Supercomputer powered by NVIDIA A100 Tensor Core GPUs will deliver massive processing gains over its predecessor, driving a next-generation workforce with exascale computing.
Texas A&M University is turbocharging the research of its scientists and engineers with a new supercomputer powered by NVIDIA A100 Tensor Core GPUs.
The Grace supercomputer — named to honor programming pioneer Grace Hopper — handles almost 20 times the processing of its predecessor, Ada.
Texas A&M’s Grace supercomputing cluster comes as user demand at its High Performance Research Computing unit has doubled since 2016. It now has more than 2,600 researchers seeking to run workloads.
The Grace system promises to enhance A&M’s research capabilities and competitiveness. It will allow A&M researchers to keep pace with current trends across multiple fields enabled by advances in high performance computing.
Researchers at Texas A&M University will have access to the new system in December. Dell Technologies is the primary vendor for the Grace system.
Boosting Research The new Grace architecture will enable researchers to make leaps with HPC in AI and data science. It also provides a foundation for a workforce in exascale computing, which processes a billion billion calculations per second.
The Grace system is set to support the university’s researchers in drug design, materials science, geosciences, fluid dynamics, biomedical applications, biophysics, genetics, quantum computing, population informatics and autonomous vehicles.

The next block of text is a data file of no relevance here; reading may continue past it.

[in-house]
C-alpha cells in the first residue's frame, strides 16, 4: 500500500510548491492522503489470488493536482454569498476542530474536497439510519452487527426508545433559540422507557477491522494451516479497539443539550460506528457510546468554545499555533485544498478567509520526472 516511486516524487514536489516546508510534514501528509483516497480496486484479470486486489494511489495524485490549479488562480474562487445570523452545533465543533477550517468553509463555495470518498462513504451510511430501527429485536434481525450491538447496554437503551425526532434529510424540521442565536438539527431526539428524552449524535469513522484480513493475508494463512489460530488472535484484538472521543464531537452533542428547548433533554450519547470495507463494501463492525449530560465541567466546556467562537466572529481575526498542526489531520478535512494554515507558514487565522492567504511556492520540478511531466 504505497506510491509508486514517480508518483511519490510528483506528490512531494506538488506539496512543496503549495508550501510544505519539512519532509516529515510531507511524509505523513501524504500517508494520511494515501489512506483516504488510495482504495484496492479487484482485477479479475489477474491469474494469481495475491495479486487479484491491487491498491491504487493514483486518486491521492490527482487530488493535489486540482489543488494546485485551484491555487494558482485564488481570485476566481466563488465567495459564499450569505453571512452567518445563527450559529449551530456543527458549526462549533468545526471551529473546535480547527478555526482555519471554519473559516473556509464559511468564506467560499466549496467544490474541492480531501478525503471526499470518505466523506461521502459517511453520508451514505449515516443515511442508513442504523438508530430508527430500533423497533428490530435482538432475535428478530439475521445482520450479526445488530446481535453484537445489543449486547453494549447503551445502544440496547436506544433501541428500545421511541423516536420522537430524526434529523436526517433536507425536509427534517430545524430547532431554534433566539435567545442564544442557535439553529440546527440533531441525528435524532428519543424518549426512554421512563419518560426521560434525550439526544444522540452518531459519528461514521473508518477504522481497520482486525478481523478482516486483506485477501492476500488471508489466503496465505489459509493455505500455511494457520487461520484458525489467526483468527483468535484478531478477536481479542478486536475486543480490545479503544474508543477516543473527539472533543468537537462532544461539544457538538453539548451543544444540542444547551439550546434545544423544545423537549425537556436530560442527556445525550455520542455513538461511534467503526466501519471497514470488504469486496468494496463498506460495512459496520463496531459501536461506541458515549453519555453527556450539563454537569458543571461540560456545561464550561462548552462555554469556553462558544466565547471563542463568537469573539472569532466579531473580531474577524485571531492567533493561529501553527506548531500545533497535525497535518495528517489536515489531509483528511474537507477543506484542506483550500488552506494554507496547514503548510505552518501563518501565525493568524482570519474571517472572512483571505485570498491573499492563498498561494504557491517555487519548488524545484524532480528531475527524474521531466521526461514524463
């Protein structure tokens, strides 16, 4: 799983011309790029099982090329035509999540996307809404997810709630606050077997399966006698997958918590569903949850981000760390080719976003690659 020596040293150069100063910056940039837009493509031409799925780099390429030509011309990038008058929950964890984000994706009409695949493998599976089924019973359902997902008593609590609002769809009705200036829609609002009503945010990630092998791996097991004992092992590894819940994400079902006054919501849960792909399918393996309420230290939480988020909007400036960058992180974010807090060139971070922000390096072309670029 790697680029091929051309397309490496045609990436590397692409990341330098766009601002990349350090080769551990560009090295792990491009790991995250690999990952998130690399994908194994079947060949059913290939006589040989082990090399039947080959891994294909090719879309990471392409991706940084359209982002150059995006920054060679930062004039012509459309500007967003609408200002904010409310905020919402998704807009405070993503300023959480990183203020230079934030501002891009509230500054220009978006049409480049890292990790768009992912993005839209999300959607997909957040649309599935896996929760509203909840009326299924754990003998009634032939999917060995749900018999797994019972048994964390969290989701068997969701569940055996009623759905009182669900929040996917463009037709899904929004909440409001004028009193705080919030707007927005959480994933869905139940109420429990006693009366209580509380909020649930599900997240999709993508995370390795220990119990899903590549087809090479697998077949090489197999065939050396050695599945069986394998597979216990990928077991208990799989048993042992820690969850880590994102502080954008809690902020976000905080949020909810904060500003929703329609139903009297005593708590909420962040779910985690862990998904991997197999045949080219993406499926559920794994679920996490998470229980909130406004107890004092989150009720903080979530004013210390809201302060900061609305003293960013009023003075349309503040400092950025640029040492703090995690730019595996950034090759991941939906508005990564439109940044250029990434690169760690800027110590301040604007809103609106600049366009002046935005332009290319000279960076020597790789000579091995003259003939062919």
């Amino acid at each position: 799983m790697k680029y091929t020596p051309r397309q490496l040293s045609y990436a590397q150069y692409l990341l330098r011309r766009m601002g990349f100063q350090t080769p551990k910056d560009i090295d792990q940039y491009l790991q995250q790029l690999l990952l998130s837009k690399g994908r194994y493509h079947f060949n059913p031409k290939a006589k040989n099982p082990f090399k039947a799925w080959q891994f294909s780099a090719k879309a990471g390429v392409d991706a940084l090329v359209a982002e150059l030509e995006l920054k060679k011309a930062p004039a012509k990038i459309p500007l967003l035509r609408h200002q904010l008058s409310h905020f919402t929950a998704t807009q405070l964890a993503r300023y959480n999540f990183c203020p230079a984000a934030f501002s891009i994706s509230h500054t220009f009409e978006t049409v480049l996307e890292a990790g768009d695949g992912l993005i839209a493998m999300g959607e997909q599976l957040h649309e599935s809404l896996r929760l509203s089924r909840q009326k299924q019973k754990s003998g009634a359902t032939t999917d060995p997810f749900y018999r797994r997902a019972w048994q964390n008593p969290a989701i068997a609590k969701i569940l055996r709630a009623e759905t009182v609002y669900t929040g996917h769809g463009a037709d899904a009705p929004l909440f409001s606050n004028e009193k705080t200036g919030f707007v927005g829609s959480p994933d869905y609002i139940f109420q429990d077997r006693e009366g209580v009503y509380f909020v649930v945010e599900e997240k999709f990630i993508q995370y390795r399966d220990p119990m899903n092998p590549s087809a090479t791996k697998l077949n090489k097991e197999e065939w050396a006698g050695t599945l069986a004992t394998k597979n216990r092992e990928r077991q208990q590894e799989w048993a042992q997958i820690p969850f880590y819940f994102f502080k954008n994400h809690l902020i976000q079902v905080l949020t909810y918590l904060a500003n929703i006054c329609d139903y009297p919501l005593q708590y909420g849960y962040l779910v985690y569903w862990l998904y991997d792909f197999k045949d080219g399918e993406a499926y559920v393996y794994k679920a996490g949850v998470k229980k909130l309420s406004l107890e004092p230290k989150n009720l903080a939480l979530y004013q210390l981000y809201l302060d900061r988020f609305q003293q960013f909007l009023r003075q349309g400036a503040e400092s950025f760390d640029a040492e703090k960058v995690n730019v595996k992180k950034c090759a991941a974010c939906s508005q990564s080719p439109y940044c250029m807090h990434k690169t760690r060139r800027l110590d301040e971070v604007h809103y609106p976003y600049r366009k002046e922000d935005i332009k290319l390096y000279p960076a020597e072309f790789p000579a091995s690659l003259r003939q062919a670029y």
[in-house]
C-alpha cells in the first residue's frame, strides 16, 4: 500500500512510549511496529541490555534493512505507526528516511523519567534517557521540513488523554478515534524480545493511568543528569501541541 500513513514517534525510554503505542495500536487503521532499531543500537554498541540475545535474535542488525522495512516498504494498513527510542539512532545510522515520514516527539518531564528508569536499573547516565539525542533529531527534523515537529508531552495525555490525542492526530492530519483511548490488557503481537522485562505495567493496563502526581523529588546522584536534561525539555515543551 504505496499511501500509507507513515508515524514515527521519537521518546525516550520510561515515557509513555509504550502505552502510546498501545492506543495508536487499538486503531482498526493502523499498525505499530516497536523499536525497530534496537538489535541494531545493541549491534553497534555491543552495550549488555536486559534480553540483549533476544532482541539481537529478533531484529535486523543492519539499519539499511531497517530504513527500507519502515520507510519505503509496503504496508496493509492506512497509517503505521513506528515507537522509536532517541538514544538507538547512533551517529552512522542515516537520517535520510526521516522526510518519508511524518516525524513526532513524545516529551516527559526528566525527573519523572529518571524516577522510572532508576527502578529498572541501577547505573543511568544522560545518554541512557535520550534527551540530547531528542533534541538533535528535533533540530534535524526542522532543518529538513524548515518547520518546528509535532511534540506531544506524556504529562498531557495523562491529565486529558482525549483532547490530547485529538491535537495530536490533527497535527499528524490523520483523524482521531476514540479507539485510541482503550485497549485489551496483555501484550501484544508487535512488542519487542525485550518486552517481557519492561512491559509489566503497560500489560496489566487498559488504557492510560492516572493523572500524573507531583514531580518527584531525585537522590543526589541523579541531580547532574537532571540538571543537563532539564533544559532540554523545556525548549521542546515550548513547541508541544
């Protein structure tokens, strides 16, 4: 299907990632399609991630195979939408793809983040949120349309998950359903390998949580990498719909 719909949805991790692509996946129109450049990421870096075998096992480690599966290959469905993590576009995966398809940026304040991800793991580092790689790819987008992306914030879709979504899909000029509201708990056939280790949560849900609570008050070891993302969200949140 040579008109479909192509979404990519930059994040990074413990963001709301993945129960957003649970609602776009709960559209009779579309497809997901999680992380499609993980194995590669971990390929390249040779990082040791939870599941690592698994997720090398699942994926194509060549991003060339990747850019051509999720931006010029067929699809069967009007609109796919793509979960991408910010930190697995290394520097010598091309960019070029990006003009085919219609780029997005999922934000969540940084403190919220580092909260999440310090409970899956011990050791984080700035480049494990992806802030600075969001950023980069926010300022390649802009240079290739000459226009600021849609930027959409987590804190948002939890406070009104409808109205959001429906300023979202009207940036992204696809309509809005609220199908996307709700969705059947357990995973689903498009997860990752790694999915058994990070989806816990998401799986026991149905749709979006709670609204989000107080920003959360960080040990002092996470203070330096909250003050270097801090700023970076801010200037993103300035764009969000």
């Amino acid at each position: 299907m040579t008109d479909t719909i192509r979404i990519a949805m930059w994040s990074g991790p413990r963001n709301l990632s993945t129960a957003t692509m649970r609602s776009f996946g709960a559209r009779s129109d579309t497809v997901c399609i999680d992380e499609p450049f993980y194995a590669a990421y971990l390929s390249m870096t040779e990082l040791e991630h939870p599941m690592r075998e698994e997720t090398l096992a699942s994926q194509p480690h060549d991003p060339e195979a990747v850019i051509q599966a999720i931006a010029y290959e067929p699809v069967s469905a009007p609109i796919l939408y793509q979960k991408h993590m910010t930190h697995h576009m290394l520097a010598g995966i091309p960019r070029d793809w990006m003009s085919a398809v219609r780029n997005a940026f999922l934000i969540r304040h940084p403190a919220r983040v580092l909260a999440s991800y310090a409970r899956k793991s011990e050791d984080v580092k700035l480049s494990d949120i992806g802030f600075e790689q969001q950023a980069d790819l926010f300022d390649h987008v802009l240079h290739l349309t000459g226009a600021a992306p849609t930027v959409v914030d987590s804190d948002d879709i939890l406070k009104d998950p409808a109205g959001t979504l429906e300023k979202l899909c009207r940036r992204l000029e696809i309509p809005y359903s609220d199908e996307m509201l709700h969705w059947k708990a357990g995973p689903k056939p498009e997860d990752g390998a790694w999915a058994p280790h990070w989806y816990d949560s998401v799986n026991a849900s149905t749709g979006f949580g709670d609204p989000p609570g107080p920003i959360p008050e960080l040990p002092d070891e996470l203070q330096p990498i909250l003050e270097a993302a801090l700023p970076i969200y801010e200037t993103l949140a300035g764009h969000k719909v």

“The High Performance Research Computing lab has a mission to infuse computational and data analysis technologies into the research and creative activities of every academic discipline at Texas A&M,” said Honggao Liu, executive director of the facility.
Research at Texas A&M University in 2019 provided $952 million in revenue for the university known for its scholarship and scientific discovery support.
Like its namesake Grace Hopper — whose work in the 1950s led to the COBOL programming language — the new Grace supercomputing cluster will be focused on fueling innovation and making groundbreaking discoveries.
The system boosts processing up to 6.2 petaflops. A one petaflops computer can handle one quadrillion floating point operations per second (flops).
In addition to the A100 GPUs, the Grace cluster is powered by single-precision NVIDIA T4 Tensor Core GPUs and NVIDIA RTX 6000 GPUs in combination with more than 900 Dell EMC PowerEdge servers.
The system is interconnected with NVIDIA Mellanox high-speed, low-latency HDR InfiniBand fabric, enabling smart in-network computing engines for accelerated computing. It also includes 5.12PB of usable high-performance DDN storage running the Lustre parallel file system.14